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November 13, 2007

Some of the amici filings in Baze

Over at Lethalinjection.org, the project of the Death Penalty Clinic at U.C. Berkeley School of Law, everyone can now find some of the amicus briefs filed today in Baze v. Rees on this page.  Here is what appears on the page as of this writing:

Amicus Briefs Filed in Support of Petitioners

  • Amicus Briefs Filed in Support of Petitioners Brief for Michael Morales, Michael Taylor, et al.
  • Brief for The Fordham University School of Law, Lewis Stein Center for Law and Ethics
  • Brief of The American Civil Liberties Union and the Rutherford Institute
  • Brief of Critical Care Providers and Clinical Ethicists
  • Brief of the American Association of Jewish Lawyers and Jurists Amicus

Amicus Briefs Filed in Support of Neither Party

  • Brief of the Anesthesia Awareness Campaign, Inc.

UPDATE:  Also now appearing on this page are these additional friendly efforts:

  • Brief of Drs. Kevin Concannon, Dennis Geiser, Carolyn Kerr, Glenn Pettifer, and Sheila Robertson
  • Brief of Human Rights Watch
  • Brief of the American Society of Anesthesiologists

November 13, 2007 at 02:32 PM | Permalink

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Comments

Why no brief from "Citizens for Painful Deaths" or "Citizens for a more Barbaric Society" or the Torquemada Society ?

Posted by: S.cotus | Nov 13, 2007 4:08:33 PM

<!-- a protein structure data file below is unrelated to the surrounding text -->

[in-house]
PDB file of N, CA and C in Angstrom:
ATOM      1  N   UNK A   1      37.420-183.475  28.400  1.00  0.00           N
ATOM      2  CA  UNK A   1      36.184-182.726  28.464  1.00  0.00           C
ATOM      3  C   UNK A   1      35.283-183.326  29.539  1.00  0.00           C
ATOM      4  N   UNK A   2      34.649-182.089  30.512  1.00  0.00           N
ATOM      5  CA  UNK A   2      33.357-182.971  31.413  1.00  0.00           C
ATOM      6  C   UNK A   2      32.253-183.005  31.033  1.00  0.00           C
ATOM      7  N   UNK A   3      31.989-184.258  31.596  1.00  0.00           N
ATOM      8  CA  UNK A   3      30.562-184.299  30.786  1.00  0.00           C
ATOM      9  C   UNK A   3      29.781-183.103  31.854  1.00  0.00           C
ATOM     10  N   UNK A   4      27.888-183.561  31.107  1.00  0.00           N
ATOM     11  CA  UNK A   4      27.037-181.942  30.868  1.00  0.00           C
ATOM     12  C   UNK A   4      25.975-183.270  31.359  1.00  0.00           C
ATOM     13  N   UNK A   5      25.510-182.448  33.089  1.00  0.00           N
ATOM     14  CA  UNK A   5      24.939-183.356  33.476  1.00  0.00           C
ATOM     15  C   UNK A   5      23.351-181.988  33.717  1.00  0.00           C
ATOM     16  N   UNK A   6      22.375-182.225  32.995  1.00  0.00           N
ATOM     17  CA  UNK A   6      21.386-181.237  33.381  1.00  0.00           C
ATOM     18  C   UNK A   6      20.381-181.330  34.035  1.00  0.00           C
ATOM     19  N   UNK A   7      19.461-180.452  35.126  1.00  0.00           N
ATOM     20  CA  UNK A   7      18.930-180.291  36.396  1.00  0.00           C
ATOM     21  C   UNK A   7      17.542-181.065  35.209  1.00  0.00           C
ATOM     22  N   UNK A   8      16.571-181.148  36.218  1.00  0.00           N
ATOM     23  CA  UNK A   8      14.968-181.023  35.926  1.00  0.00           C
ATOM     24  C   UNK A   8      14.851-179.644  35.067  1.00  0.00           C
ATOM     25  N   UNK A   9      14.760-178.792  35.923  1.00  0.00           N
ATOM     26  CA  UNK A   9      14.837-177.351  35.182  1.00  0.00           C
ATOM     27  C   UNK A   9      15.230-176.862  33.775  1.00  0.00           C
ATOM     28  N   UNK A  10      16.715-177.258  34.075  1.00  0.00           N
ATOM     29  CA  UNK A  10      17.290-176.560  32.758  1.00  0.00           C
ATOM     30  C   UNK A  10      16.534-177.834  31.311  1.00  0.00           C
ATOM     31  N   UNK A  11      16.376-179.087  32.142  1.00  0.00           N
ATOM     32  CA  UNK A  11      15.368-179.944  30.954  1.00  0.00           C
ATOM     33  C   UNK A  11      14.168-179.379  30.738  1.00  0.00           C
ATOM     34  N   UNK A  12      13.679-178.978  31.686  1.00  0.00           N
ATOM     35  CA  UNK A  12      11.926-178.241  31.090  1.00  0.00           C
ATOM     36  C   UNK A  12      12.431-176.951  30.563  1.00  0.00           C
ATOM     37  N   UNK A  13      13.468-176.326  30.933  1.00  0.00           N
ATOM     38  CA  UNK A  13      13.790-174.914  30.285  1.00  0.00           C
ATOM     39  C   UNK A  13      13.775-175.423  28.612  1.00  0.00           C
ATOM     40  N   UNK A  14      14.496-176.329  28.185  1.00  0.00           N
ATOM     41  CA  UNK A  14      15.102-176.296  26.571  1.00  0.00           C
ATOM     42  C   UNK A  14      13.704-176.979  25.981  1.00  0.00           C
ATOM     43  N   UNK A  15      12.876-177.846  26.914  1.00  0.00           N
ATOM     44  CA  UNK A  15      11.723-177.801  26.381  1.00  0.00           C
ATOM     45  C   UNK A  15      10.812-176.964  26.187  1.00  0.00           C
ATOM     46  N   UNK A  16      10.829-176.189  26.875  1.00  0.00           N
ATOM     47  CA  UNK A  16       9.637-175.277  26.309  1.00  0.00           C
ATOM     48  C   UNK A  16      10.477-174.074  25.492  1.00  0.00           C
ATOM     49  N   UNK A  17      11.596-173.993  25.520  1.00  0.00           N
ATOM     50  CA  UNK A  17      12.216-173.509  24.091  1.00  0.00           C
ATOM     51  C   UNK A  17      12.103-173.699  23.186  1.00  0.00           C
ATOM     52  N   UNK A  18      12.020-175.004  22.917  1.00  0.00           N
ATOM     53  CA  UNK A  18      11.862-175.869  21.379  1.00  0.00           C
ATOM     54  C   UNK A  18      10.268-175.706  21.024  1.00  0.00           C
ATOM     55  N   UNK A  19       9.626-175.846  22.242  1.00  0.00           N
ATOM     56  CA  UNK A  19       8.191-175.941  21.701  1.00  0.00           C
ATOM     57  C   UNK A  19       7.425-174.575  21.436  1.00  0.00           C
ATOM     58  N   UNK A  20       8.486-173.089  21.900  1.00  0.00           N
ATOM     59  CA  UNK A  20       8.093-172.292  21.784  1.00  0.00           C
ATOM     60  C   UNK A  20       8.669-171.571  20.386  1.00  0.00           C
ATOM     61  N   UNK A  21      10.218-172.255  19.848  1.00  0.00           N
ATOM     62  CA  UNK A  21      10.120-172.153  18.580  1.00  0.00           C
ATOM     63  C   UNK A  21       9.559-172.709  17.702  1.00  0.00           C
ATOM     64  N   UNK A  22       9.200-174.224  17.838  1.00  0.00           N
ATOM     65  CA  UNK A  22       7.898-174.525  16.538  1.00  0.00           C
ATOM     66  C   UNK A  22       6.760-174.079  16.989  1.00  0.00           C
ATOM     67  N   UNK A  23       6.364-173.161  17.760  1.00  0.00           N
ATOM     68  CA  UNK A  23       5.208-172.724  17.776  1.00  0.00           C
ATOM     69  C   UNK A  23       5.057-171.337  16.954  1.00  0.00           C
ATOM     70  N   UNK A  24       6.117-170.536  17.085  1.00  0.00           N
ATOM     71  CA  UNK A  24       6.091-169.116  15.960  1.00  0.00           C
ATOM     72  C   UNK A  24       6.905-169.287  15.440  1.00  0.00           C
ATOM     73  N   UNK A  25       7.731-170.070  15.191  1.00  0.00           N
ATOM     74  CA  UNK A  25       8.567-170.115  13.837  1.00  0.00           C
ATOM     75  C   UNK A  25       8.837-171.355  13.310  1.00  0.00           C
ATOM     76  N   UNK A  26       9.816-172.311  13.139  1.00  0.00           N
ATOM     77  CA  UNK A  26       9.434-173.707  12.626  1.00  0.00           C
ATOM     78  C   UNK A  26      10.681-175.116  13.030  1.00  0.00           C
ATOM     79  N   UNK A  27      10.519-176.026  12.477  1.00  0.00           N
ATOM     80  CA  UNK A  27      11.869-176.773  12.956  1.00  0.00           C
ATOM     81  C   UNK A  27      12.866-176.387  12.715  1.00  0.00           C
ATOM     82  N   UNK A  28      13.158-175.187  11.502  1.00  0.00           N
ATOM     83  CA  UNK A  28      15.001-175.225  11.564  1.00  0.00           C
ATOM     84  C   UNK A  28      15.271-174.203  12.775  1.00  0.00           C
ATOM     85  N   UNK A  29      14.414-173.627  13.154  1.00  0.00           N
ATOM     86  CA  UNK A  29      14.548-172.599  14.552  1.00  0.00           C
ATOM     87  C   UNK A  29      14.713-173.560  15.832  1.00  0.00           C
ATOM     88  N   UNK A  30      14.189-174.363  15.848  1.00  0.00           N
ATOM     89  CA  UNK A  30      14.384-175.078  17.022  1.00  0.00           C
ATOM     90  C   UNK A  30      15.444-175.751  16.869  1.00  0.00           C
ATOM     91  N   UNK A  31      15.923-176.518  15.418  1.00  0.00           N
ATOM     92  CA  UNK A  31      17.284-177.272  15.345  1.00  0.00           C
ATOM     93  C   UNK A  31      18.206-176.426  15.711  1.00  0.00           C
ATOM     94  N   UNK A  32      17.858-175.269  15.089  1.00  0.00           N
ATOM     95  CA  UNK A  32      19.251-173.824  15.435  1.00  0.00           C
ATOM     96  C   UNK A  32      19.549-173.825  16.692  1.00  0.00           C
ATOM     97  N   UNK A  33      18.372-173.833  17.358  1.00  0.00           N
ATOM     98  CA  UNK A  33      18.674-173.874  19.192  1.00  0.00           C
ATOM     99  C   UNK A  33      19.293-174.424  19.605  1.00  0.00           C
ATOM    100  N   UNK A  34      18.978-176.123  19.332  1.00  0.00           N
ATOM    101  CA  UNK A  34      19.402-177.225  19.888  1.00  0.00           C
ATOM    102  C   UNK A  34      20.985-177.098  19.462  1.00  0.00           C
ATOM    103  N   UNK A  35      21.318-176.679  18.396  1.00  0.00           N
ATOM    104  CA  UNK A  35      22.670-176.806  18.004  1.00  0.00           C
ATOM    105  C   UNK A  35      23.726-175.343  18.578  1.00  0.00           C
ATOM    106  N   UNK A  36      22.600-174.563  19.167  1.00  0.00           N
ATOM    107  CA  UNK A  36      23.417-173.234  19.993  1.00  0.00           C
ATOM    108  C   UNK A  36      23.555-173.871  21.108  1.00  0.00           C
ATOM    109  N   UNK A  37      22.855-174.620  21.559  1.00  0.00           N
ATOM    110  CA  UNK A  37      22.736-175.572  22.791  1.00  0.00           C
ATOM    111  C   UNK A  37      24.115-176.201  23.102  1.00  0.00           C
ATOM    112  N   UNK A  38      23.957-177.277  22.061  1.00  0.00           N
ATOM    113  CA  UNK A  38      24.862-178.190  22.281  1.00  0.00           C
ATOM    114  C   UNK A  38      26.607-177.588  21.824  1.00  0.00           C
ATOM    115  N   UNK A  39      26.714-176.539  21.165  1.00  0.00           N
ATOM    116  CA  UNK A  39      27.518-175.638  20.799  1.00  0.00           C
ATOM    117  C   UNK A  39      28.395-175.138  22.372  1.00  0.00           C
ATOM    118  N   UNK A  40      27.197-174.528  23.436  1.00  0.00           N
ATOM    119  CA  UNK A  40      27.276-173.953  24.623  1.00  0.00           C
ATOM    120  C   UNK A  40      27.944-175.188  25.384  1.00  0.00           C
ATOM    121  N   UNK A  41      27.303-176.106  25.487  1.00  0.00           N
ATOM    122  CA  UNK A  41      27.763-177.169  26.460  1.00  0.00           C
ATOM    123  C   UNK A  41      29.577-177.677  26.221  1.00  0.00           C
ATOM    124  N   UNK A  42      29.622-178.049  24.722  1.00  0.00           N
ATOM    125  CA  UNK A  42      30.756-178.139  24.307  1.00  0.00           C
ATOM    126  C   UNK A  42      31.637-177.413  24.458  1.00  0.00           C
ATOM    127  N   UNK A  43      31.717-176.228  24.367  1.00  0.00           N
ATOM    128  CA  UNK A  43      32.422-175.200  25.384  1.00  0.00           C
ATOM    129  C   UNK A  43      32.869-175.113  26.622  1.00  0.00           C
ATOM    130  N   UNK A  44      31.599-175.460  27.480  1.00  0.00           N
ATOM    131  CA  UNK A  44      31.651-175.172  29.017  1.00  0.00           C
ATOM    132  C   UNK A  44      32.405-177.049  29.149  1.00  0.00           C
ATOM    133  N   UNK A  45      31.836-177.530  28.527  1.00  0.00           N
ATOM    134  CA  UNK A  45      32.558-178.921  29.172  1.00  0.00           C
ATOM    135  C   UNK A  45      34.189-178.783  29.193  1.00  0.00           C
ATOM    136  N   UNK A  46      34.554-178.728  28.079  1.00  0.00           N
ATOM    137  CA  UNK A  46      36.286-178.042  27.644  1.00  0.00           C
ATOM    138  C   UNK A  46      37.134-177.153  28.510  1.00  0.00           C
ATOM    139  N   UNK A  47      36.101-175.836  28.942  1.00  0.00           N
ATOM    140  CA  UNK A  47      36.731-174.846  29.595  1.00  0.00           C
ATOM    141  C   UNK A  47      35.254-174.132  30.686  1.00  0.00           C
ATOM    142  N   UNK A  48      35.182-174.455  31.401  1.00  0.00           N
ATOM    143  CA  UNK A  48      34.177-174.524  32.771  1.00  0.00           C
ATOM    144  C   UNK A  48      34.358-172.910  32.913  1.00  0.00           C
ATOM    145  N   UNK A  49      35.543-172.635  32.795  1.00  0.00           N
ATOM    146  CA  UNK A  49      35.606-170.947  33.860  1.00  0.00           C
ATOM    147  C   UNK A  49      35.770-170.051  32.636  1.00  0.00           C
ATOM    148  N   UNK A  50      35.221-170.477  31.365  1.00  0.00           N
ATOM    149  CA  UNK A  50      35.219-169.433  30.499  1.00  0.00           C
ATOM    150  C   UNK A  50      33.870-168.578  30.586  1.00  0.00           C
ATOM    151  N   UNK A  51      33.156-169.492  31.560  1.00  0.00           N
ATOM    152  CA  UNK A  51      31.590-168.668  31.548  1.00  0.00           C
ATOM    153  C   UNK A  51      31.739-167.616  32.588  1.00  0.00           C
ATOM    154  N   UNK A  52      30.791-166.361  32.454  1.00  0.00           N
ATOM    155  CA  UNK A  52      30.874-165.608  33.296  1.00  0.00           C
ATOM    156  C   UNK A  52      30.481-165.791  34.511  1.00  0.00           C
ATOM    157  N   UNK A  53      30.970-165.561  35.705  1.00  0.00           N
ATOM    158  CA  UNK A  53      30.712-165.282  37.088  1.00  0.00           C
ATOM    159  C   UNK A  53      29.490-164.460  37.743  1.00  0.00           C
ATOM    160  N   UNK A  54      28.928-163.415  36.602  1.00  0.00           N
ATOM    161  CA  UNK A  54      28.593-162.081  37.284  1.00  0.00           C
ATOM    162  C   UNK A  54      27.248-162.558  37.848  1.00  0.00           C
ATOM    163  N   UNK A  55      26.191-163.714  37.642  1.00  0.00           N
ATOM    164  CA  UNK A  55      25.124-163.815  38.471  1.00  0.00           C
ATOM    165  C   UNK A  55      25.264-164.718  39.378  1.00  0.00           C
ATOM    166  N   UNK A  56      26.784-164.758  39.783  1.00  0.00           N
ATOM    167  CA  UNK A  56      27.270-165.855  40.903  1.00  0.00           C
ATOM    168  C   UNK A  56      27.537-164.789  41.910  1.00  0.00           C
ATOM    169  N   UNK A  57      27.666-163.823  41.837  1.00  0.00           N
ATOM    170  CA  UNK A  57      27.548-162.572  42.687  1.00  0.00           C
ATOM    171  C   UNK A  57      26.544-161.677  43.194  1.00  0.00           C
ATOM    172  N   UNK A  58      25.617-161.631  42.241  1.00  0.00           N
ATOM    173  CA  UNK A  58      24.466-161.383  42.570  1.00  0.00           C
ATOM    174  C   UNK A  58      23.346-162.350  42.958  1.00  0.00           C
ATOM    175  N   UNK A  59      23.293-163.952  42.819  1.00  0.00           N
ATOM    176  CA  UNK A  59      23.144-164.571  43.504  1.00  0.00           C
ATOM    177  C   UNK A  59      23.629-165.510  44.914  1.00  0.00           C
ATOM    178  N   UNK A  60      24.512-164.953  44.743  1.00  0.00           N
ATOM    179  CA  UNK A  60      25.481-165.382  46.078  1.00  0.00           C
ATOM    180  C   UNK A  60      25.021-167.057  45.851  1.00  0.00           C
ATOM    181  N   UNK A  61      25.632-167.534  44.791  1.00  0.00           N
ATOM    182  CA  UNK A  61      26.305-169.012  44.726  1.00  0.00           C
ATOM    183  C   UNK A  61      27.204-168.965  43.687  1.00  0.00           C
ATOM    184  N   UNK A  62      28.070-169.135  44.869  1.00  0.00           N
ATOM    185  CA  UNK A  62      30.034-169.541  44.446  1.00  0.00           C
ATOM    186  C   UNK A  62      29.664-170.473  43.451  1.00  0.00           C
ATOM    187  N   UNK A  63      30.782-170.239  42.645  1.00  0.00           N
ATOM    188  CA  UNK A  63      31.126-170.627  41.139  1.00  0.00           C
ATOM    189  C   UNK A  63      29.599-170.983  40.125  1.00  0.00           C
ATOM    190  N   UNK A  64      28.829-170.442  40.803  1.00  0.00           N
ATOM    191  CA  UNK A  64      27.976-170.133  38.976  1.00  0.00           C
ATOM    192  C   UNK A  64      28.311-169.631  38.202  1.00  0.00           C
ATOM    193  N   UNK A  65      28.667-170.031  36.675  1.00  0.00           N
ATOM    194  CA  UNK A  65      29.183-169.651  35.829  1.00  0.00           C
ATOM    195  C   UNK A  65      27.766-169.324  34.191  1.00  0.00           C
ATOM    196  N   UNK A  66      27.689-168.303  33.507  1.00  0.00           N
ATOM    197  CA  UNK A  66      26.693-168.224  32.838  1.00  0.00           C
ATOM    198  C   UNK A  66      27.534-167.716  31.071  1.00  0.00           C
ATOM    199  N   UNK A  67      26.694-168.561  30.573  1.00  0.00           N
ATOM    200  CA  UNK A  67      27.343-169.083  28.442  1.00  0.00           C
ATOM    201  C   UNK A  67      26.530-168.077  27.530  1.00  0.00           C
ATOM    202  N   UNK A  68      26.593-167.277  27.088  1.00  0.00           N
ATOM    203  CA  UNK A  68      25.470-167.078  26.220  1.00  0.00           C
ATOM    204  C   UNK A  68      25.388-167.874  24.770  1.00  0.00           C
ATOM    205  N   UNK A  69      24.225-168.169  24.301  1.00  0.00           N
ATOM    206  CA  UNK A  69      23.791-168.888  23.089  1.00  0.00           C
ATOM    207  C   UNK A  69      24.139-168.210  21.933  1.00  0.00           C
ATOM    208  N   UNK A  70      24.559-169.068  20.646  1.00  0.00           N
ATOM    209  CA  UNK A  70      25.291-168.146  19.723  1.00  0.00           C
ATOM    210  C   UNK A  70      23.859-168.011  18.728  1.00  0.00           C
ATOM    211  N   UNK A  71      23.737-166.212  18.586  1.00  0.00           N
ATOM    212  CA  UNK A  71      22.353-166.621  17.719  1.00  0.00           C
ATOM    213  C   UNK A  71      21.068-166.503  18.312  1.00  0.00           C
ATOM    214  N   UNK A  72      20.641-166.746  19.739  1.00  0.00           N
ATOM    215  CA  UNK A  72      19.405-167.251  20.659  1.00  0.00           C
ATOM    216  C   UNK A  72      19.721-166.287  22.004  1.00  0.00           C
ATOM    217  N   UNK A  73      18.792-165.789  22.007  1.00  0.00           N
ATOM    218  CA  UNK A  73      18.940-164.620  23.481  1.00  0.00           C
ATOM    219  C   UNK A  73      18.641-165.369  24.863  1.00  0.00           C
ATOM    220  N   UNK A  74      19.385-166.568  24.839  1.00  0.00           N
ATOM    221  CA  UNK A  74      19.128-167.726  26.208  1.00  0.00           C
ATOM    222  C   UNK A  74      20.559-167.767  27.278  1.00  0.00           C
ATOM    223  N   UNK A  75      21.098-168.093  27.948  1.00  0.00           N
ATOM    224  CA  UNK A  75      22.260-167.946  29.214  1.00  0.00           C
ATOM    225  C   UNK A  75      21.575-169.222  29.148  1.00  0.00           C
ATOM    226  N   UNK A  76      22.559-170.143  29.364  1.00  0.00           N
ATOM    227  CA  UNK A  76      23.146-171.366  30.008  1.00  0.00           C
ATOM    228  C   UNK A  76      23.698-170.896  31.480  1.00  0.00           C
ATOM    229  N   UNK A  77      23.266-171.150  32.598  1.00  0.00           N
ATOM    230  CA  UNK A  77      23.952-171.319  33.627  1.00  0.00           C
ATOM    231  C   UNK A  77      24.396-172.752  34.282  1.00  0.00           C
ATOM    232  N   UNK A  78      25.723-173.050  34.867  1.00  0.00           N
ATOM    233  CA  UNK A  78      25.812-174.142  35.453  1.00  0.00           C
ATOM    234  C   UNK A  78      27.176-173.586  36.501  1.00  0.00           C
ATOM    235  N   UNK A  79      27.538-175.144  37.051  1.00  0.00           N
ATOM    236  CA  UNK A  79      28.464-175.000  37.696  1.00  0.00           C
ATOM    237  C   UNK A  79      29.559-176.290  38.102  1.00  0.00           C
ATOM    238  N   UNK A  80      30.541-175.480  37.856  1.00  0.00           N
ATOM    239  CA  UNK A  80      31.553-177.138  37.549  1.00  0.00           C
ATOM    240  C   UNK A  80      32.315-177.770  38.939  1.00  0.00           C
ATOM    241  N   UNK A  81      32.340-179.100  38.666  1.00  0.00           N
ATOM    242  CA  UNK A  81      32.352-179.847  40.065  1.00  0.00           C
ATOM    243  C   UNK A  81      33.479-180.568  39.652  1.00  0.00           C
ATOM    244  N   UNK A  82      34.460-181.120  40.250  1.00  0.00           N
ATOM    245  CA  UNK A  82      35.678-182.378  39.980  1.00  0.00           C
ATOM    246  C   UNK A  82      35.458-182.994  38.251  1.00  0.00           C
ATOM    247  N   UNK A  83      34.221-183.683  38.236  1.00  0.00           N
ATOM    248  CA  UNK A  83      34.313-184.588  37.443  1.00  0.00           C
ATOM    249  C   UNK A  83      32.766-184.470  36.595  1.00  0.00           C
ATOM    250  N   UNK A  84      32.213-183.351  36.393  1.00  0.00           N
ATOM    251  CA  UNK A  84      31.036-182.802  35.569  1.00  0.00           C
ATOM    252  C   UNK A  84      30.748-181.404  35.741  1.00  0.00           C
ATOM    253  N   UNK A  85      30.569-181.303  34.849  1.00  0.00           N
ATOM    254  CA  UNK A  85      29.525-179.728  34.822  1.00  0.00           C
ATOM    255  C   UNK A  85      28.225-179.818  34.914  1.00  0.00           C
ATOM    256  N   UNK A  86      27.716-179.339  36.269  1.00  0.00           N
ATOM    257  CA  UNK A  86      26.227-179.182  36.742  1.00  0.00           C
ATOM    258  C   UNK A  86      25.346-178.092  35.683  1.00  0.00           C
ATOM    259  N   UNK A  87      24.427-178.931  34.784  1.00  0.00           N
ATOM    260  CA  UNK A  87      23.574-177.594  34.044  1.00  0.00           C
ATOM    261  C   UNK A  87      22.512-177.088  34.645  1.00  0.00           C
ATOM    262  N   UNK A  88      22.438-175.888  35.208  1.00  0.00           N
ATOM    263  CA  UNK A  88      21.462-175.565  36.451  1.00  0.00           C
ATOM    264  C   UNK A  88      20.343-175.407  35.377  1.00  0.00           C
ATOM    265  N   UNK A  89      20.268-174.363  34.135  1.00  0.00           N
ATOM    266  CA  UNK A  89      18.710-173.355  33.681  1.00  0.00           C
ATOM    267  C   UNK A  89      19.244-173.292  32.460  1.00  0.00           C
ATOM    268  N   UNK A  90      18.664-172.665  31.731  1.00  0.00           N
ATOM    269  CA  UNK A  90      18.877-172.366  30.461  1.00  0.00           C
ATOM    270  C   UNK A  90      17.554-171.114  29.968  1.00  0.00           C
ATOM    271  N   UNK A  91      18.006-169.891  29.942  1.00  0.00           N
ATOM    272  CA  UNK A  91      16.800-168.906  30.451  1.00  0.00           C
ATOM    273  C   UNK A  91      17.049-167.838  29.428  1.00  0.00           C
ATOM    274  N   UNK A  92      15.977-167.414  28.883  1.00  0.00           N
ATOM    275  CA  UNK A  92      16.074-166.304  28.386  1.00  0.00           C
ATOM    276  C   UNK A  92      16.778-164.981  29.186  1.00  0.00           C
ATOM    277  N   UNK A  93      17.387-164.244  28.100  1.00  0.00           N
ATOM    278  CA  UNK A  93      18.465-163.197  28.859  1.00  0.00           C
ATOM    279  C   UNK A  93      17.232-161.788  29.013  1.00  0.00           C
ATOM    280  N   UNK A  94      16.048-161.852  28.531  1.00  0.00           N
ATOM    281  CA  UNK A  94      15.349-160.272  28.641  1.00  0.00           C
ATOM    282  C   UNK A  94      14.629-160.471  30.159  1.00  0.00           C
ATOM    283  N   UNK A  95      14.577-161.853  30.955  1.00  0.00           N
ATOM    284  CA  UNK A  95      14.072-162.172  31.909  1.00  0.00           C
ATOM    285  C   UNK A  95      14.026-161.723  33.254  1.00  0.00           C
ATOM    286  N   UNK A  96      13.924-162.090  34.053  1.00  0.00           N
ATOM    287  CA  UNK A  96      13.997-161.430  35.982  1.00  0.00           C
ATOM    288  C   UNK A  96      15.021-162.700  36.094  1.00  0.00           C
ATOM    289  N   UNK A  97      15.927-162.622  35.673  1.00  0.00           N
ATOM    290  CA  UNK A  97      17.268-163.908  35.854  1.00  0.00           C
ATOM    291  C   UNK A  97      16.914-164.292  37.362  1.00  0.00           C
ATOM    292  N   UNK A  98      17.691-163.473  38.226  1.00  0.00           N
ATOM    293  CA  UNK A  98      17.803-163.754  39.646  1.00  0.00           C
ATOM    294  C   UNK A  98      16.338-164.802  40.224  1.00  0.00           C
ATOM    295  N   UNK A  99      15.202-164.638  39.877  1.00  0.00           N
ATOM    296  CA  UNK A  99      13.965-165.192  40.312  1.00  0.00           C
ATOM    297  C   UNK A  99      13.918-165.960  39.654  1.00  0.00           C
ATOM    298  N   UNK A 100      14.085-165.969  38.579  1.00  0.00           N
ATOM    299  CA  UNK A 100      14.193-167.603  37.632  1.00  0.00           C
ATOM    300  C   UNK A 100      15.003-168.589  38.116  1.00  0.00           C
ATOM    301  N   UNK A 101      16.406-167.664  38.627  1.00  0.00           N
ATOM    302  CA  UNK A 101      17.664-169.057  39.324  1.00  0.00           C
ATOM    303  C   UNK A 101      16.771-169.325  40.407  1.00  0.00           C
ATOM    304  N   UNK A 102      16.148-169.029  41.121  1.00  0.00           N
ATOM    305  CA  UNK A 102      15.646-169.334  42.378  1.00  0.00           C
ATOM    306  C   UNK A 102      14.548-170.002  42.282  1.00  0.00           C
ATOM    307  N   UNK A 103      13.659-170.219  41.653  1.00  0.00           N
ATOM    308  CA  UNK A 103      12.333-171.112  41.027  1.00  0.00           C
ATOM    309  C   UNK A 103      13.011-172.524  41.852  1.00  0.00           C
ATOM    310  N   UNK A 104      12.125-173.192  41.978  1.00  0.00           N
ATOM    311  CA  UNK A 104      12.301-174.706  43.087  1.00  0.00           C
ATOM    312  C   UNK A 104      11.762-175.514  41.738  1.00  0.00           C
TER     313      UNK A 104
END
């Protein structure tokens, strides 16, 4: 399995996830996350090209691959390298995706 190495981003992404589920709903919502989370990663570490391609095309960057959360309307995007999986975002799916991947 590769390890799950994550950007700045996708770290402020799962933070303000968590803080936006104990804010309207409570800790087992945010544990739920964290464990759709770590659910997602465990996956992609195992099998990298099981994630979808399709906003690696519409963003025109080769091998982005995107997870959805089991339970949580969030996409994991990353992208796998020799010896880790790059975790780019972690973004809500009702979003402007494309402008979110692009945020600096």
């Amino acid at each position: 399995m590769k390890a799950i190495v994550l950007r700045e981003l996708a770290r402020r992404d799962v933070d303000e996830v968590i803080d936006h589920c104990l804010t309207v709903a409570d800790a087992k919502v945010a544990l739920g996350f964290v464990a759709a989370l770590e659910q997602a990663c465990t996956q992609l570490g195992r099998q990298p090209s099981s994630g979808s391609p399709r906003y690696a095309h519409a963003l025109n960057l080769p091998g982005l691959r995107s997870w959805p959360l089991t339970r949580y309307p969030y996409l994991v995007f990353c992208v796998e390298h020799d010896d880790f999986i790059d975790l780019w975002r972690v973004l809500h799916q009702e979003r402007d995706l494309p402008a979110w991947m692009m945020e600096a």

S.Cotus, the Republican party will file its brief after the State files its brief.

Posted by: | Nov 13, 2007 7:34:43 PM

S.cotus, your snark is so cute.

It's amazing the lack of perspective you have. Barbarism is what happened to Daniel Pearl, not what happened to Angel Diaz. And I understand that calling things "barbaric" may influence legal giants such as Rosemary Barkett, and that's all you profess to care about; however, if American judges continue to flout the limitations on their power, one day they may find themselves stripped of it. Andrew Jackson's taunt is as much a part of our system of government as is the power of judicial review. And if push ever really came to shove, the courts would lose.

Posted by: federalist | Nov 13, 2007 10:44:35 PM

I doubt the Republicans really want to get involved in this. Writing an incompetent brief makes one accountable. When talking to non-lawyers in the political context, it is far better just to declare that the courts are doing evil things.

Federalist,

If the captors of Daniel Perl were facing justice in the US, I would want them sent to jail. However, since those people are not bound by the US Constitution, and probably do not share our values, I don’t think too much about them.

The “limitations” on power that you claim that American judges ignore are creatures of your own making (or maybe you read it on a blog somewhere). In the US, individuals can seek relief from unconstitutional acts from courts, and judges are within their power to enjoin them.

You had made a bizarre argument that somehow the anti-injunction act deprives a federal judge of habeas jurisdiction (or even 1983 jurisdiction) in a death penalty case. But, as is the tradition with you people, you did not provide a cite for that concept. In fact, you provided no citations for your assertions regarding judges overstepping their power. See, if you wanted to make a serious argument, you would have had to 1) provide the precise citation (and text) which you find in error; 2) provide the authority which you say contradicts it; and 3) show what happened on appeal (again, with precision and citation). But, because you don’t really take this exercise as seriously as others do, you did not.